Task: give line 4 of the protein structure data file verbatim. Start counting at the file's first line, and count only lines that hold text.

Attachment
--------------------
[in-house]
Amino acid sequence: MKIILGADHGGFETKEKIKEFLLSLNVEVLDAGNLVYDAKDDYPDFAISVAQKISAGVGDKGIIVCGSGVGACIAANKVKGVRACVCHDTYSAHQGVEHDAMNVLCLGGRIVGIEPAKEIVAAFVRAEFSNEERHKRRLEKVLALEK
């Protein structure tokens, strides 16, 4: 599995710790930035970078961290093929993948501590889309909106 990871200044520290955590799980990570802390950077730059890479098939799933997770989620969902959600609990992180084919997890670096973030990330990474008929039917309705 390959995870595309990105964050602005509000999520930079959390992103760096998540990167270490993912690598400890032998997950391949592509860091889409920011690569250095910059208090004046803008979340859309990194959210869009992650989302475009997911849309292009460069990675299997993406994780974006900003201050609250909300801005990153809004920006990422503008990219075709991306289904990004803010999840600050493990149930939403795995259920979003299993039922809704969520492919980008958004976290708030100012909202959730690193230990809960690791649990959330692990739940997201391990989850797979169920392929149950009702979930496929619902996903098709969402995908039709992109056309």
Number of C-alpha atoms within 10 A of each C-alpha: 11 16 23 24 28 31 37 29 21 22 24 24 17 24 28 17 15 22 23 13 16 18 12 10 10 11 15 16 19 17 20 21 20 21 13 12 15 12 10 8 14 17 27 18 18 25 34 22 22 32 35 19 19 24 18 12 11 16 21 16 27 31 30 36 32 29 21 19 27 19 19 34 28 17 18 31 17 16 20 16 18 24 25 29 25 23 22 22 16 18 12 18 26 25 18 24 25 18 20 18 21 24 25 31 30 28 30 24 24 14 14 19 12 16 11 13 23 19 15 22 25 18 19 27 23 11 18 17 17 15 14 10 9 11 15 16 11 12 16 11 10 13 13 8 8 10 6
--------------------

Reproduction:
Number of C-alpha atoms within 10 A of each C-alpha: 11 16 23 24 28 31 37 29 21 22 24 24 17 24 28 17 15 22 23 13 16 18 12 10 10 11 15 16 19 17 20 21 20 21 13 12 15 12 10 8 14 17 27 18 18 25 34 22 22 32 35 19 19 24 18 12 11 16 21 16 27 31 30 36 32 29 21 19 27 19 19 34 28 17 18 31 17 16 20 16 18 24 25 29 25 23 22 22 16 18 12 18 26 25 18 24 25 18 20 18 21 24 25 31 30 28 30 24 24 14 14 19 12 16 11 13 23 19 15 22 25 18 19 27 23 11 18 17 17 15 14 10 9 11 15 16 11 12 16 11 10 13 13 8 8 10 6